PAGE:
6. Rose Williams’ appointment on the New Bern Appearance Commission expired February 8, 2019. She is eligible for reappointment, or a new appointment can be made to allow others an opportunity to serve. The appointee will serve a three-year term. The ordinance provides appointees shall be residents of the City’s planning and zoning jurisdiction and shall, when possible, have had special training or experience in a design field such as architecture, landscape design, horticulture, city planning, or a closely-related field.
  7. Mattie Tatum’s appointment on the New Bern Appearance Commission will expire February 22, 2019. She is eligible for reappointment, or a new appointment can be made to allow others an opportunity to serve. The appointee will serve a three-year term. The ordinance provides appointees shall be residents of the City’s planning and zoning jurisdiction and shall, when possible, have had special training or experience in a design field such as architecture, landscape design, horticulture, city planning, or a closely-related field.

22. Attorney’s Report.

23. City Manager’s Report. 

24. New Business.

25. Closed Session.

26. Adjourn.

Posted in Aldermen, Board of Aldermen, Downtown New Bern, Economy, Economy and Employment, Elections, FEMA, Infrastructure, Mayor, New Bern, New Bern business and commerce, Planning and Zoning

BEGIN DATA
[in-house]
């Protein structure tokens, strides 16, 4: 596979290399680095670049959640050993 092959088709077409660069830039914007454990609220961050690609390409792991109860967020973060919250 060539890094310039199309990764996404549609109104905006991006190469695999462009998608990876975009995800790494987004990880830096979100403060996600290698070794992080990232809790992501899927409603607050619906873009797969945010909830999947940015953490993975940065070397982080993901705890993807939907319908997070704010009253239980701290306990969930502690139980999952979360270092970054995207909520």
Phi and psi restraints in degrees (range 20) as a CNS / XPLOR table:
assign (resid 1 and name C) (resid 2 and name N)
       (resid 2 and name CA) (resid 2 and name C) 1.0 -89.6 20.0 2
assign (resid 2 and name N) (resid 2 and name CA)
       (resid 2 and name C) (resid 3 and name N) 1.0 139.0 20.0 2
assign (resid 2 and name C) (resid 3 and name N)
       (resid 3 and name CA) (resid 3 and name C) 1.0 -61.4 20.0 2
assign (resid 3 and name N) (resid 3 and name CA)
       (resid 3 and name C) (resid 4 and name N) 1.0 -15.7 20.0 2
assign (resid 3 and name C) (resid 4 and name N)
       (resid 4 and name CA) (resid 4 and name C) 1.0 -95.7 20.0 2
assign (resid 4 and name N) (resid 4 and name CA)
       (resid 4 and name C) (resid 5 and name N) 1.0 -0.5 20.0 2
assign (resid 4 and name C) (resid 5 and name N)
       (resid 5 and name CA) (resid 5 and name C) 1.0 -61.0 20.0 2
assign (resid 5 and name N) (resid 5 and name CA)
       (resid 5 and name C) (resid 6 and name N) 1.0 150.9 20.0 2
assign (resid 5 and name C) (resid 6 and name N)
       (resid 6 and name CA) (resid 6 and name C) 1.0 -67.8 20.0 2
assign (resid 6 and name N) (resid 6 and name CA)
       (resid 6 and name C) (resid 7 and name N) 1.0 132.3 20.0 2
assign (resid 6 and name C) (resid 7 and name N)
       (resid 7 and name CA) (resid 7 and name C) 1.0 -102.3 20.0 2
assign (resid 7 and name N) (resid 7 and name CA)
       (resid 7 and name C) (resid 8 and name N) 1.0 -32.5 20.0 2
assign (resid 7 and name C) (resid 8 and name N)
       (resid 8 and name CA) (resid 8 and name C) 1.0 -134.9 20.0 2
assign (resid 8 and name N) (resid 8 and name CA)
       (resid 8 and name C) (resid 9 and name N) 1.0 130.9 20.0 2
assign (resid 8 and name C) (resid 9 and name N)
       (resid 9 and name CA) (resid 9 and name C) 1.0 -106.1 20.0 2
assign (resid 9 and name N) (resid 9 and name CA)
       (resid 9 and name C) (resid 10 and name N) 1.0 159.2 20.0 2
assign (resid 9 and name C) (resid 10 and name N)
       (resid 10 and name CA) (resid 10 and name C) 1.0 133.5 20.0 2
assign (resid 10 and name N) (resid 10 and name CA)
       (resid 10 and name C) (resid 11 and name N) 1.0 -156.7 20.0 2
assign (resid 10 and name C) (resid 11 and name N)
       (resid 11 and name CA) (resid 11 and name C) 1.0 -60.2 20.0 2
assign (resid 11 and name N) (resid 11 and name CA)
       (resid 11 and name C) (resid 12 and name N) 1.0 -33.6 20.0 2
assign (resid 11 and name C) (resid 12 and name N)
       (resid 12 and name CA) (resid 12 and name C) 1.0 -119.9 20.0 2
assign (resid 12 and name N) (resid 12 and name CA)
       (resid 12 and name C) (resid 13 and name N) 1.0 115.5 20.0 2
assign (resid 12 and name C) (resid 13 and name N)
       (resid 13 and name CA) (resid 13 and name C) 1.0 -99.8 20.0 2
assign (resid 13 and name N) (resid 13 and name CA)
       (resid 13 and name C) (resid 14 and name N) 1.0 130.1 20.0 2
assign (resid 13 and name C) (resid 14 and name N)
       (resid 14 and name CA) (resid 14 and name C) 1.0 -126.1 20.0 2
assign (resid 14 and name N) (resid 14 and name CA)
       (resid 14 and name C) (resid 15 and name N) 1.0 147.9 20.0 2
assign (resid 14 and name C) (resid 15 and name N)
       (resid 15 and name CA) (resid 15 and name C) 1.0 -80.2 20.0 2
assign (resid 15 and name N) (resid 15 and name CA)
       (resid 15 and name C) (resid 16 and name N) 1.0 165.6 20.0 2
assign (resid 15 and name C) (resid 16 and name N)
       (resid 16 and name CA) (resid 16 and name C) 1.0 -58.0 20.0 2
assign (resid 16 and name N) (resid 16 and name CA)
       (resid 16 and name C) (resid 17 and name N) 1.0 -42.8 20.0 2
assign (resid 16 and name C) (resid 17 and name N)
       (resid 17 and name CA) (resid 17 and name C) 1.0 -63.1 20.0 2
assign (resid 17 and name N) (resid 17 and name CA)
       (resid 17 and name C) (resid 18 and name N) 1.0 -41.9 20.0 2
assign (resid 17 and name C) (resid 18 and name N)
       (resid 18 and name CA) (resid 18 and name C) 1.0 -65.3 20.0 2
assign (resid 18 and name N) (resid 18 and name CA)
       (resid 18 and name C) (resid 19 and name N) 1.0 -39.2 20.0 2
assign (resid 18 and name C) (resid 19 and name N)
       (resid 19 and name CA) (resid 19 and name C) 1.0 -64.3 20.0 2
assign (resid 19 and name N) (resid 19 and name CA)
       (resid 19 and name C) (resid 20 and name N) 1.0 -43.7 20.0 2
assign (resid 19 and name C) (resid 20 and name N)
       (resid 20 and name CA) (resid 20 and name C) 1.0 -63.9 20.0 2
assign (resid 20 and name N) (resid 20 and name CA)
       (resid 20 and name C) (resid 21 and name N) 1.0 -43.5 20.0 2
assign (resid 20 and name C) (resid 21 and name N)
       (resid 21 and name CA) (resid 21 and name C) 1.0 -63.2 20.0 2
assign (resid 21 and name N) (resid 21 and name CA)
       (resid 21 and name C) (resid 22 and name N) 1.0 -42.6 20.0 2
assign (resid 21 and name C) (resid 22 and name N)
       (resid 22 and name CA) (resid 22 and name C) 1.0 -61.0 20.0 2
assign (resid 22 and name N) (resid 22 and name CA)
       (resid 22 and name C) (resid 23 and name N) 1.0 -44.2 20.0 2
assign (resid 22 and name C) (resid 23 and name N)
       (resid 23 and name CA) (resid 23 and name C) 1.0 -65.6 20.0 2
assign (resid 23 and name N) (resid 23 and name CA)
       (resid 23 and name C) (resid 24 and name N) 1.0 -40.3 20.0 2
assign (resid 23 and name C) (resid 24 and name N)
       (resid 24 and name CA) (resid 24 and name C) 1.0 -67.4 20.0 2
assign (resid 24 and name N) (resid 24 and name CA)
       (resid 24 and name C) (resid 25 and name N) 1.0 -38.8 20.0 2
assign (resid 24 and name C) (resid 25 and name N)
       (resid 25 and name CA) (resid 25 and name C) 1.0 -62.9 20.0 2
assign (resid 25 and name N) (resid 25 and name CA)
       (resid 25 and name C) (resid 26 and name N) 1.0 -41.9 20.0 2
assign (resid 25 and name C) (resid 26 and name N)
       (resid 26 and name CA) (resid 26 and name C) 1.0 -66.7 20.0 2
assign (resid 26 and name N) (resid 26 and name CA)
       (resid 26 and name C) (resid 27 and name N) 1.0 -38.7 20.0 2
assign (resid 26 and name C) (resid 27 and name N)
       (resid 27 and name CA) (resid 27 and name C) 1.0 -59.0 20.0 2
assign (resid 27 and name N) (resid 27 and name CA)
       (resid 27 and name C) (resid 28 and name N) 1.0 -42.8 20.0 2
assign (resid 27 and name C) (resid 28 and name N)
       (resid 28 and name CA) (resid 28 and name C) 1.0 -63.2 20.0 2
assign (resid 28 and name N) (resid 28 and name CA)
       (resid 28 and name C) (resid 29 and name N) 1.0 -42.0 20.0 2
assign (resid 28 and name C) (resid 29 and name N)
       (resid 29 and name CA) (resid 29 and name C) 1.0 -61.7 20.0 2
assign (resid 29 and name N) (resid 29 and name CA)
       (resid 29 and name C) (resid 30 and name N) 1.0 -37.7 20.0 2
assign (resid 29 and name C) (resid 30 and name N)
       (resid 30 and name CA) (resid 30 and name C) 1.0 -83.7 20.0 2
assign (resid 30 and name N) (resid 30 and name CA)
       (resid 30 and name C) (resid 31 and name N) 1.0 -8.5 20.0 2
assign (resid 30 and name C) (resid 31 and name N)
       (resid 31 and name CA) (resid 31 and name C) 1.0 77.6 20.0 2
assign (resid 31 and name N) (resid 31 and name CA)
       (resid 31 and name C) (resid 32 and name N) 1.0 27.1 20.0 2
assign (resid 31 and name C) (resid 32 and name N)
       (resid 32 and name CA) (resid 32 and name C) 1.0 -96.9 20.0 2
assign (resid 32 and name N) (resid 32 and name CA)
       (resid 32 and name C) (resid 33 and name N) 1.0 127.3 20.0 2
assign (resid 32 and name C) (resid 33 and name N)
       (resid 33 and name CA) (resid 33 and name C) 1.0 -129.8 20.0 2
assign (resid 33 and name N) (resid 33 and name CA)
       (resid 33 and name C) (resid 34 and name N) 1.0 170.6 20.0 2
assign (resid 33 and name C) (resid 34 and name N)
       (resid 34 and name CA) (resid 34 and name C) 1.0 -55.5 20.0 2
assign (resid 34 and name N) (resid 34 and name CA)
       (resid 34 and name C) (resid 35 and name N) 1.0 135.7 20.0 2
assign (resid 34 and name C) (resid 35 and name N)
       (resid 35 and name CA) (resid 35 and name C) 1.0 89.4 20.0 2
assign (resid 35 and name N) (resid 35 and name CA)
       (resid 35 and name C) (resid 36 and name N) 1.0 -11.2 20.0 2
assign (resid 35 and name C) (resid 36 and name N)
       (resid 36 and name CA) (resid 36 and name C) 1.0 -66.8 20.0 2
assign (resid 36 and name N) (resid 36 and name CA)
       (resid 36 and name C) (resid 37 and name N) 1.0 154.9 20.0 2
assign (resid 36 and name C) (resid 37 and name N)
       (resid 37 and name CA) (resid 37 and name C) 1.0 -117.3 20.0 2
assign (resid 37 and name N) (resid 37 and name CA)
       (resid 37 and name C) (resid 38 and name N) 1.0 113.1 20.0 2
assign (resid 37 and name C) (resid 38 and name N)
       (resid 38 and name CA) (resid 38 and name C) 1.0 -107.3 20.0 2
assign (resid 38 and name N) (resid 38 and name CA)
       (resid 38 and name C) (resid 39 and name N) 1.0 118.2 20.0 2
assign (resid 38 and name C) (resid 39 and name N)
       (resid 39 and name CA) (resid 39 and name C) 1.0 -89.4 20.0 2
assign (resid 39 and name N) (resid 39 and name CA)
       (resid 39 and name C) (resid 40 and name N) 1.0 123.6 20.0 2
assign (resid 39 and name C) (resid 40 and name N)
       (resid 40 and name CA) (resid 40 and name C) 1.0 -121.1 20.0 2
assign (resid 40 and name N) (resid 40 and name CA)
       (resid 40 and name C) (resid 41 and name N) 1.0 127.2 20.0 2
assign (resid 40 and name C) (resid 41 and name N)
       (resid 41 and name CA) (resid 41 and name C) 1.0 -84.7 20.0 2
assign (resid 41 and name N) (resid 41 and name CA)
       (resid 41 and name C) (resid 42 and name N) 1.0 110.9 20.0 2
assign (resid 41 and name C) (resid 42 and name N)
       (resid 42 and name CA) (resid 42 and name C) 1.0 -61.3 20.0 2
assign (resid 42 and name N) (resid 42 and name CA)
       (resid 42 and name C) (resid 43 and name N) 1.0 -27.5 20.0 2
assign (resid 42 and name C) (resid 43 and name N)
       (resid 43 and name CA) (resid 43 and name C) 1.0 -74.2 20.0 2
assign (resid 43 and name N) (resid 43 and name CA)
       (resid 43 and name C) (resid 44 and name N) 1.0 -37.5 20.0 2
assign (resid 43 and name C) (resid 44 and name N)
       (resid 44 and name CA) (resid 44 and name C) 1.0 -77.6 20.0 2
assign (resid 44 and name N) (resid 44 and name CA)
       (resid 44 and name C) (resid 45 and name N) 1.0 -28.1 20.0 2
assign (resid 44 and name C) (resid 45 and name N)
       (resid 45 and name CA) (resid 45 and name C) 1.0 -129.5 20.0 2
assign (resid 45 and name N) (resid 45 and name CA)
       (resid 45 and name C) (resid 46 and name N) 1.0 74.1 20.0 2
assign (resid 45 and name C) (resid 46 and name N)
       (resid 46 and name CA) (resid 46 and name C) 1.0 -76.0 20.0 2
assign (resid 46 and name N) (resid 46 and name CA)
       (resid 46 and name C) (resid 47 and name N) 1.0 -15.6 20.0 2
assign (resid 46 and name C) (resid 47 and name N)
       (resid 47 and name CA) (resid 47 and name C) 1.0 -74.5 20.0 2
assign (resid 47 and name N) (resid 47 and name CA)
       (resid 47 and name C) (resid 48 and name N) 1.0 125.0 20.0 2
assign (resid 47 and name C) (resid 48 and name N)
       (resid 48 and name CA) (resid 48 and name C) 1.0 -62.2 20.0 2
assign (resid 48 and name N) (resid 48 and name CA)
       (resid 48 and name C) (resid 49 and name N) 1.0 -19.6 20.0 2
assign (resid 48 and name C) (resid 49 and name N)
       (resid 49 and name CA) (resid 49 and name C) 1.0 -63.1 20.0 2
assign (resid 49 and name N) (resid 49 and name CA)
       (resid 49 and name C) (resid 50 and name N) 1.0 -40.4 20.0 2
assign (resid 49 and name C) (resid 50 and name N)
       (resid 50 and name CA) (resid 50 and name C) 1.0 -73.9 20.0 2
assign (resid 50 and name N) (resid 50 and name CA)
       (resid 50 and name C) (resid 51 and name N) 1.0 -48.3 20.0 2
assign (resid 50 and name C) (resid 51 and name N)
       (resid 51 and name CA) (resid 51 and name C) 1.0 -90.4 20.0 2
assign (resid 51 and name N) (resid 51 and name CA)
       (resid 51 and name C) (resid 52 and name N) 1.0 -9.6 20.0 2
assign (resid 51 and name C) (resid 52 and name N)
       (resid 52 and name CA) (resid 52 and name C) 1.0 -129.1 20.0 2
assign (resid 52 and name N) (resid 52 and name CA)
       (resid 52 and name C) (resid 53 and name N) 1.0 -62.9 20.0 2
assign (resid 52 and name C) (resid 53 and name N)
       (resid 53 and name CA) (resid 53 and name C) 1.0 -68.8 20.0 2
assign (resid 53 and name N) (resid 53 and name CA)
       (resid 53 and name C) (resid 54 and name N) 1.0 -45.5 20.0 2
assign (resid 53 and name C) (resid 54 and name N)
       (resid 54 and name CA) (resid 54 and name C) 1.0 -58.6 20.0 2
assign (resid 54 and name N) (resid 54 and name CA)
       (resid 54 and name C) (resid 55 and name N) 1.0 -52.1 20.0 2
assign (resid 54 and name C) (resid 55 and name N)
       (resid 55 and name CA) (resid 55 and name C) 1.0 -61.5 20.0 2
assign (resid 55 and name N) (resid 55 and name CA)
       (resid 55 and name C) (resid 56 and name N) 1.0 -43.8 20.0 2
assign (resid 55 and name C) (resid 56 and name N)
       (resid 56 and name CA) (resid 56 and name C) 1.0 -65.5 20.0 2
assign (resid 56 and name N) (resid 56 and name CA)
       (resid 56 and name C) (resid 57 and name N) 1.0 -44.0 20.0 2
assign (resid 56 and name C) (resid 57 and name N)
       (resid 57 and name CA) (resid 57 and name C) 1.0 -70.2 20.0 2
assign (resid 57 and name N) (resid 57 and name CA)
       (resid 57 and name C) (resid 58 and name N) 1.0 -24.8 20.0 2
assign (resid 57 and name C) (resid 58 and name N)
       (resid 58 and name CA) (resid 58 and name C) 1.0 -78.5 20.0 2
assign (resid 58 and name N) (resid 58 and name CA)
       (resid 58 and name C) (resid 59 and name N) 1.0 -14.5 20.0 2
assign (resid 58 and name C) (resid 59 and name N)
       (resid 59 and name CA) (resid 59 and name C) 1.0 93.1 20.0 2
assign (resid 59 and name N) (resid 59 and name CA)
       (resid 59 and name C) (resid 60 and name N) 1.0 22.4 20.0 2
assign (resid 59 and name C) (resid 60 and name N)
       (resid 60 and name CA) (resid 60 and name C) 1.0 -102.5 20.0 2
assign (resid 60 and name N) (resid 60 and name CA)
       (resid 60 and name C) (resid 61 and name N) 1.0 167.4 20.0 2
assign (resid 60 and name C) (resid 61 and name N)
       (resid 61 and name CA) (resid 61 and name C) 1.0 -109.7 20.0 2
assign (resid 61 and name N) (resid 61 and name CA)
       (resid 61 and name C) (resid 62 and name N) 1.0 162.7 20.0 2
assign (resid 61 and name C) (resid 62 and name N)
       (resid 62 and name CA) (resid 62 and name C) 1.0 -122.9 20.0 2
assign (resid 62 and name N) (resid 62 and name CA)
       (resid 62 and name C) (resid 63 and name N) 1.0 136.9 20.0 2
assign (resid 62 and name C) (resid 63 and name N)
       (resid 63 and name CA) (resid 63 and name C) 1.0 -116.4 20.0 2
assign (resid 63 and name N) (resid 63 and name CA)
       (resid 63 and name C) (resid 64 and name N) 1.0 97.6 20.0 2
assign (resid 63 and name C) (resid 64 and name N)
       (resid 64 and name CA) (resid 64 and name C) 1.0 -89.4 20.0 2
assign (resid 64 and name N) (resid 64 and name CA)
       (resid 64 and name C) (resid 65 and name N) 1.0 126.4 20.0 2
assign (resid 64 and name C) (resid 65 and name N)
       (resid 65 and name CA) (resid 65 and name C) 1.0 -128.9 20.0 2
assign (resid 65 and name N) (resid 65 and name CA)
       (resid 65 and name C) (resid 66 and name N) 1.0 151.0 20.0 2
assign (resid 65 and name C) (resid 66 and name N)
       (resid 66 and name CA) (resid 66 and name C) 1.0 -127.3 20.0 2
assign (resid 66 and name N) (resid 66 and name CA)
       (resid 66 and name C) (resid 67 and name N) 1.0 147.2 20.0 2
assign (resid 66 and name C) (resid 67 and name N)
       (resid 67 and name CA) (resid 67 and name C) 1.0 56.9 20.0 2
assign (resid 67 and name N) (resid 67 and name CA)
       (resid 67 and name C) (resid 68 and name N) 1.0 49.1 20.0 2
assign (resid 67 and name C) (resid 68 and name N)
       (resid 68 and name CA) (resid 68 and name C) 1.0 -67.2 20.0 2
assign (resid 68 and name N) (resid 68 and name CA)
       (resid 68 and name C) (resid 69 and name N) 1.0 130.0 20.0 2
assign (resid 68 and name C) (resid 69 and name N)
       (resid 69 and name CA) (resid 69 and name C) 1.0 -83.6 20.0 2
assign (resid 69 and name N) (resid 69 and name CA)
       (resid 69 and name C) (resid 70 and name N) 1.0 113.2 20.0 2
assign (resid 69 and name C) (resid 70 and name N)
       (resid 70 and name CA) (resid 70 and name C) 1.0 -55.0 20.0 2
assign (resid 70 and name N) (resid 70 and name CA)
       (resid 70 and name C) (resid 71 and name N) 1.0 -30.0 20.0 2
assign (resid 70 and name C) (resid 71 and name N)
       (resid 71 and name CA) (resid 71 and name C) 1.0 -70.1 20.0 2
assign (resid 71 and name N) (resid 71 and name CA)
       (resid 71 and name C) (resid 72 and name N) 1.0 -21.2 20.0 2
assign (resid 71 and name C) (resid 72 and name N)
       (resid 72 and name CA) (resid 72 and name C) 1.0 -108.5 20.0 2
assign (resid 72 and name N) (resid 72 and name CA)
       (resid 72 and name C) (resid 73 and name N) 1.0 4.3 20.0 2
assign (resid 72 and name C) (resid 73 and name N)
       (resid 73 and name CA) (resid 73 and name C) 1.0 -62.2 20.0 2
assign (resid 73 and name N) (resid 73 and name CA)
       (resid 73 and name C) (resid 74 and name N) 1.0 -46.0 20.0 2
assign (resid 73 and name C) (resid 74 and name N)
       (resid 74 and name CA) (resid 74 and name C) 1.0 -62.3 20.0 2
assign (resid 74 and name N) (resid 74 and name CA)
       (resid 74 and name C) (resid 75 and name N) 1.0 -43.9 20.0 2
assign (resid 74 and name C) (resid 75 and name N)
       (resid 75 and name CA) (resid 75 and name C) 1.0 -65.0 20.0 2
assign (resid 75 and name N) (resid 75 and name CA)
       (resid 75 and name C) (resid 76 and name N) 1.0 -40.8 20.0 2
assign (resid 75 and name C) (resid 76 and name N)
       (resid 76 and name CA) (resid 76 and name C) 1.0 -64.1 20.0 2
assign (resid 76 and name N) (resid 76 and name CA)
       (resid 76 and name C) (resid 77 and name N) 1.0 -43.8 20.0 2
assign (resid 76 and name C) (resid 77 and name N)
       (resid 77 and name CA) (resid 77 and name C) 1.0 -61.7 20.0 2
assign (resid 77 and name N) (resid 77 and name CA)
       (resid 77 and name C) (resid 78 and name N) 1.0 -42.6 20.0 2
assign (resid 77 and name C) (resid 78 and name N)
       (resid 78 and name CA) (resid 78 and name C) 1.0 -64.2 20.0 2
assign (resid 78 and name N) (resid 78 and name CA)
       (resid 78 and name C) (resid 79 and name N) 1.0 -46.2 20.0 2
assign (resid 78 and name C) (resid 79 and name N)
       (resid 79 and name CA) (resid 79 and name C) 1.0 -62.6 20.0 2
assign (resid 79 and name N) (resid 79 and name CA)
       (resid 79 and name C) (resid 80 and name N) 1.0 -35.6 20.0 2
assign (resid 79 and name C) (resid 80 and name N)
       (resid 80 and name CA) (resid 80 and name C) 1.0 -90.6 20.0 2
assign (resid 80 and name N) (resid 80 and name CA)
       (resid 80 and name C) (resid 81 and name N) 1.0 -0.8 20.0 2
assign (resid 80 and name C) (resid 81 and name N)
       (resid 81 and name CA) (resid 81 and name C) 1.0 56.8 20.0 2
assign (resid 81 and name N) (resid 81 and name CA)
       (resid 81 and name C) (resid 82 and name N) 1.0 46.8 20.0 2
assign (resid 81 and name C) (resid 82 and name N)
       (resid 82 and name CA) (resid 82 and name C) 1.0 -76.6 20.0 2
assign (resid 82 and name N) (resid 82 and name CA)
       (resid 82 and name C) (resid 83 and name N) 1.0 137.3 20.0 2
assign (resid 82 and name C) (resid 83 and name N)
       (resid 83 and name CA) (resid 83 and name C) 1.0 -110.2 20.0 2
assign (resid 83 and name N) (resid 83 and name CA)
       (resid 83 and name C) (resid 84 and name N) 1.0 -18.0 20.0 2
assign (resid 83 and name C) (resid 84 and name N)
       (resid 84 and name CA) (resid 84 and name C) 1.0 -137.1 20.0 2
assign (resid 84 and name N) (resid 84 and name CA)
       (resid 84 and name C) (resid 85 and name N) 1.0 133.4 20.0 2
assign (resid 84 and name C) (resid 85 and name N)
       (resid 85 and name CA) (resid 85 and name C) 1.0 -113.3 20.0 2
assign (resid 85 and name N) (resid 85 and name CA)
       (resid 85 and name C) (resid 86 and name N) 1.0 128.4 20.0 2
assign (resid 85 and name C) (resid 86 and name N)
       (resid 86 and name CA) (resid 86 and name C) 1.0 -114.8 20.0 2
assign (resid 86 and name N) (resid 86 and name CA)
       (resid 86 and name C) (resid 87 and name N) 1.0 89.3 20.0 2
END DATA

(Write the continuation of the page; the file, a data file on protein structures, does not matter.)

December 17th, 2018 by newbernpostadmin

Relocates disaster Loan Outreach Center in Craven County

The U.S. Small Business Administration (SBA) has extended the deadline to apply for physical disaster damages in North Carolina. Businesses and individuals with physical damages caused by Hurricane Florence on Sept. 7 – 29, 2018, should apply for SBA low-interest disaster loans before the Dec. 19, 2018 deadline.

SBA announced the relocation of a Disaster Loan Outreach Center from the Old Rite-Aid Building, 710 Degraffenreid Avenue, New Bern, NC 28582 to the New Bern Water and Sewer Department, 2825 Neuse Boulevard, New Bern, NC 28582 as indicated below:

  • Craven County
    • New Bern Water and Sewer Department
    • 2825 Neuse Boulevard
    • New Bern, NC 28582
    • Opens: Friday, Dec. 14 at 9 a.m.
    • Hours: Monday – Friday, 9 a.m. – 5 p.m.
    • Closed: Saturday and Sunday
    • Closes: Thursday, Dec. 20 at 5 p.m.

SBA representatives at the Center can provide information about disaster loans, answer questions and assist businesses in completing the SBA application.